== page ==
(2) Without prejudice to the provisions of sub-section (1), the Central Government or the Reserve Bank or a State Government or a public financial institution or a State level institution or a scheduled bank may, if it has sufficient reasons to believe that any industrial company has become, for the purposes of this Act, a sick industrial company, make a reference in respect of such company to the Board for determination of the measures which may be adopted with respect to such company: Provided that a reference shall not be made under this sub-section in respect of any industrial company by—

(a) the Government of any State unless all or any of the industrial undertakings belonging to such company are situated in such State;

(b) a public financial institution or a State level institution or a scheduled bank unless it has, by reason of any financial assistance or obligation rendered by it, or undertaken by it, with respect to, such company, an interest in such company.

The Respondent has acknowledged its debt liability on several occasions and for this reason, the Petitioner Company sold its ‘MSD business’ for USD 54 million but never intended to repay it. The Plaintiff Corporation also asked a concern whether the Trust Deed, which was binding between the parties, was broken without any legitimate justification or legal reasoning justifying the argument, it further argued that the Trust Deed was invalid in compliance with English law, although there was no evidence of English law supporting the argument. However, the Court pointed out from Malaysian International Trading Corporation v. Mega Safe Deposit Vault Pvt. Ltd.[2], it is held that if no evidence is adduced in respect of international law, the inference is usually that it is the same as the Indian statute in respect of the matter under consideration. And the Court completely dismissed the Respondent Company’s claim.

The Court also finds that the respondent company referred to the Board of Industrial and Financial Reconstruction (BIFR) of the Sick Industries Companies (Special Provisions) Act, 1985, in order to safeguard its interest, on the basis that the losses exceeded the Company’s net worth as per the June 2013 Audited Financial Reports. The court accepted the Petitioner’s view that in the best interests of the Company and its shareholders as a whole the Board’s opinion must be formed honestly and in a bona fide manner. Such a view will, of course, be vitiated if driven by self-interest or false motive or on other extraneous grounds.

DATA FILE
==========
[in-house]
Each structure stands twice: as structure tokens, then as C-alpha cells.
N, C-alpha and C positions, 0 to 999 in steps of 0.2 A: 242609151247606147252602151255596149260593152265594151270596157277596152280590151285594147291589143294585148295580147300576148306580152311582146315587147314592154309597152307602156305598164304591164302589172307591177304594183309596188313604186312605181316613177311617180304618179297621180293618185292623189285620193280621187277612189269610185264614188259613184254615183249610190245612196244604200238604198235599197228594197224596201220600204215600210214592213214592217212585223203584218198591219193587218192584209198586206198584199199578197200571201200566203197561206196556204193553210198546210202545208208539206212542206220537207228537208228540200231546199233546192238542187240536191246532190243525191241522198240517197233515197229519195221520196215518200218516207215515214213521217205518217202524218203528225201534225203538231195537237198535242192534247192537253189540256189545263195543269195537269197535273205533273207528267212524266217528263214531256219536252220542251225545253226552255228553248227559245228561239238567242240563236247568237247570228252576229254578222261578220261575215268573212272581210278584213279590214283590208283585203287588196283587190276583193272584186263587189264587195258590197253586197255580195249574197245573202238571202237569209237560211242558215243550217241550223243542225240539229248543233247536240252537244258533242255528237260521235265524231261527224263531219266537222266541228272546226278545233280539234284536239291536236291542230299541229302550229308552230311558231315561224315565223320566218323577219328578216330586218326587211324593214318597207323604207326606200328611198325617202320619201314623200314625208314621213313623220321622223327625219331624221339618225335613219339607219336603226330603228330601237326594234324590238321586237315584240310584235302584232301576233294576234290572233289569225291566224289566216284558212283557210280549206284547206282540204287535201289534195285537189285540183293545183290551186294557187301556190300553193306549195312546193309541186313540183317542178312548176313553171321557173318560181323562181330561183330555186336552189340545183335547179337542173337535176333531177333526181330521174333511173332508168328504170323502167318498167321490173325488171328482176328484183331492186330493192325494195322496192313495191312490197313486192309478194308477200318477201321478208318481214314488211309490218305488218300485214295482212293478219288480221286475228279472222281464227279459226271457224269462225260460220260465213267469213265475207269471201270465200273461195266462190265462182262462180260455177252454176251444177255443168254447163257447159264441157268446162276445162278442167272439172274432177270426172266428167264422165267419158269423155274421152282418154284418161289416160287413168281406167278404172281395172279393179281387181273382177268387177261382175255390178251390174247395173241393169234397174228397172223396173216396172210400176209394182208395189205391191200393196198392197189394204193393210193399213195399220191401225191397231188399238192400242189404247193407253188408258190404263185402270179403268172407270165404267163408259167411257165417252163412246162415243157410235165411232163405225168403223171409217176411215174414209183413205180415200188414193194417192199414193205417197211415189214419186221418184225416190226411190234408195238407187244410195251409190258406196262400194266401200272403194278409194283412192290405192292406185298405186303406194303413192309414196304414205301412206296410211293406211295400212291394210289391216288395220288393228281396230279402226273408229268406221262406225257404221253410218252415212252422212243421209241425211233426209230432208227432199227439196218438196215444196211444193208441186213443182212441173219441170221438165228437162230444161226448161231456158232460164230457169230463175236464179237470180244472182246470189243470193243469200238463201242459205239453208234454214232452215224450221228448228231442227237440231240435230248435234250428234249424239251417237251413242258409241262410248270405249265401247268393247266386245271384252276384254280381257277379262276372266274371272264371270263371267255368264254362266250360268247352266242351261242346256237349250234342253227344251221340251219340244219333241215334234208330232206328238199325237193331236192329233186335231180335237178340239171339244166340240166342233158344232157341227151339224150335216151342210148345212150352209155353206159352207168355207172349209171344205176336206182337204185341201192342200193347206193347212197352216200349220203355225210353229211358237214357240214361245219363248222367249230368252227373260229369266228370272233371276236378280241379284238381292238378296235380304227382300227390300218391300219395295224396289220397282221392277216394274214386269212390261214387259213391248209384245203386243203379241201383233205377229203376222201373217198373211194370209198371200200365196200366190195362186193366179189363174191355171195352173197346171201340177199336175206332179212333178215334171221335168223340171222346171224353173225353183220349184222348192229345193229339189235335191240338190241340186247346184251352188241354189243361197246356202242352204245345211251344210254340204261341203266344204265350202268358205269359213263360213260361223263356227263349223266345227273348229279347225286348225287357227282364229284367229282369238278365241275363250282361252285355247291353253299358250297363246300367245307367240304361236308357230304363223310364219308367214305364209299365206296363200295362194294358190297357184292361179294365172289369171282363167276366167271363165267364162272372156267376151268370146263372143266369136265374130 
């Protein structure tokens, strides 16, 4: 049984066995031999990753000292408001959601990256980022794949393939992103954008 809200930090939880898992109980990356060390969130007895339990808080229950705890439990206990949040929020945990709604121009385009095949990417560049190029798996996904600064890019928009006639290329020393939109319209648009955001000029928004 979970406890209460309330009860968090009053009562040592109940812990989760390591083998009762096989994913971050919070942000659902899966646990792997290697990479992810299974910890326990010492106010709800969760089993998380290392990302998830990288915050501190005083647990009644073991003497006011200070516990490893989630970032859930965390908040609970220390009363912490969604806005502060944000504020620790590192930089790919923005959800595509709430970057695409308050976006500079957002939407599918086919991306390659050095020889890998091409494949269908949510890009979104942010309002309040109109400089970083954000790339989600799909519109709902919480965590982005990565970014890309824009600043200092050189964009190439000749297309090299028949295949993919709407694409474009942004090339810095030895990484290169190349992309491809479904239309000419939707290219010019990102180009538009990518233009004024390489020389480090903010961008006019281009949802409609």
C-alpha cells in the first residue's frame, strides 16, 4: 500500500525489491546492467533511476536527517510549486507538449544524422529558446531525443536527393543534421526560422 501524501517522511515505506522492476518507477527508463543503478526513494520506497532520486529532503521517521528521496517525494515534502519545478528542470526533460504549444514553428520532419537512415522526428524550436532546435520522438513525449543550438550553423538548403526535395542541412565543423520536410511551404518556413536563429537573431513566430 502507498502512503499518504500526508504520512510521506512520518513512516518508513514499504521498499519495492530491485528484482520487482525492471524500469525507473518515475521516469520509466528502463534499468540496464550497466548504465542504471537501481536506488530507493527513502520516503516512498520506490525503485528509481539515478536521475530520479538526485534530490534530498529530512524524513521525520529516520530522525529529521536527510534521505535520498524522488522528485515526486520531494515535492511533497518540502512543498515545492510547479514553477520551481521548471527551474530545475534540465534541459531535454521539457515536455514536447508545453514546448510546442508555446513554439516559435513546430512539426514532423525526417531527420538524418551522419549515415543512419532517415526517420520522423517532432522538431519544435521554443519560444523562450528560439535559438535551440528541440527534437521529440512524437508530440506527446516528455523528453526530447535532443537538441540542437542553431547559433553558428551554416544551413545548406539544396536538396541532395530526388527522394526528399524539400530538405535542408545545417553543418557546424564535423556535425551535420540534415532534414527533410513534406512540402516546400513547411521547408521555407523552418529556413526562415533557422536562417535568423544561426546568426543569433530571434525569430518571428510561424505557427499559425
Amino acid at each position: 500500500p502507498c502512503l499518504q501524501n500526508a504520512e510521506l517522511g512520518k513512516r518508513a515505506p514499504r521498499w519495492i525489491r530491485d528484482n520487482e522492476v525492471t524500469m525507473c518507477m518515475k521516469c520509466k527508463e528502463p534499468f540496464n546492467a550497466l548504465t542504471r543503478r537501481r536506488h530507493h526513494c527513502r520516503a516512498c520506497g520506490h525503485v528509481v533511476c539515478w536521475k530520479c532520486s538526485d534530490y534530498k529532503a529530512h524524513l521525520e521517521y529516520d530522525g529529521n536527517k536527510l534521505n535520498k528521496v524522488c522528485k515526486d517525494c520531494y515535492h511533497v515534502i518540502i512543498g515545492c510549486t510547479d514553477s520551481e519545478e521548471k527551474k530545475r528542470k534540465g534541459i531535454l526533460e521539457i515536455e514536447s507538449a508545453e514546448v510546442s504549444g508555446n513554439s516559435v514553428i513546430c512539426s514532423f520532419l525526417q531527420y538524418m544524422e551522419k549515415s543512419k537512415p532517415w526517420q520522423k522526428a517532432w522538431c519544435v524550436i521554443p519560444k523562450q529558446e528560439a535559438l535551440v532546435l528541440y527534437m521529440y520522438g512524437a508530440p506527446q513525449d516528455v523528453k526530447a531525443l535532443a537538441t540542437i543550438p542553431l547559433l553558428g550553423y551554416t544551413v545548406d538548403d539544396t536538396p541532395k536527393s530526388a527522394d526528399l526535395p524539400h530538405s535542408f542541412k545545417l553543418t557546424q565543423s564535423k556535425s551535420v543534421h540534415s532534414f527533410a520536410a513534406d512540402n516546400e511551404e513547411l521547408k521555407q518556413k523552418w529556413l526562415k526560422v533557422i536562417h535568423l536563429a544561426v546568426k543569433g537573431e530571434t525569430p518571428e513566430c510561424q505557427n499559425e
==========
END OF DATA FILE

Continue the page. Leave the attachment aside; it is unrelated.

If this fact of jurisdiction is found wanting and/or absent for whatever reason, including the previous conduct of the Company and its Directors, then the very formation of an opinion is bad and the consequent filing of the reference would ultra vires the first provision to Section 15(1), illegal and void.

The Respondent Company alleged that the Petitioner has no authority to recover its 2012 Bonds since RBI’s approval was not taken by the Petitioner Trustee pursuant to clause 11 of the Offering Letter and the notice to the Company is illegal and cannot be acted upon. The court dismissed the argument that the Company had asked the RBI to vide its letter of 9th December 2011 to clarify this and the RBI had clarified in its letter of 25th January 2012 that approval is required to make payment to the bondholders before the date of redemption. Thus, the requirement is that the Company seek RBI approval before payment is made and not the Petitioner.

On the sale of its MSD business, the court contended that through its numerous circulars and an announcement on BSE it had made false reference to its shareholders. The Respondent Company’s Promoters/Directors made a misleading assertion that the Company’s selling proceeds would be added to repayment of FCCBs.

Therefore, it is founded from the above numerous grounds beyond doubt that the Company Promoters agreed not to make any offer to the Petitioner / Bondholders and, by making false claims, they continue to defraud the Petitioners with their groundless claim.

Conclusion

Hence, it can be concluded after reviewing the above judgment that this landmark judgment would undoubtedly prove to be a major deterrent against the fraudulent company. Through upholding the substantive validity of the provision in the SICA and Insolvency and Bankruptcy Code, 2016, the Supreme Court has given a major sigh of relief to the aggrieved bondholders.


[1] AIR 2017 SC 1735

[2] Malaysian International Trading Corporation v. Mega Safe Deposit Vault Pvt. Ltd., (2006) 3 BomCR 109 (India).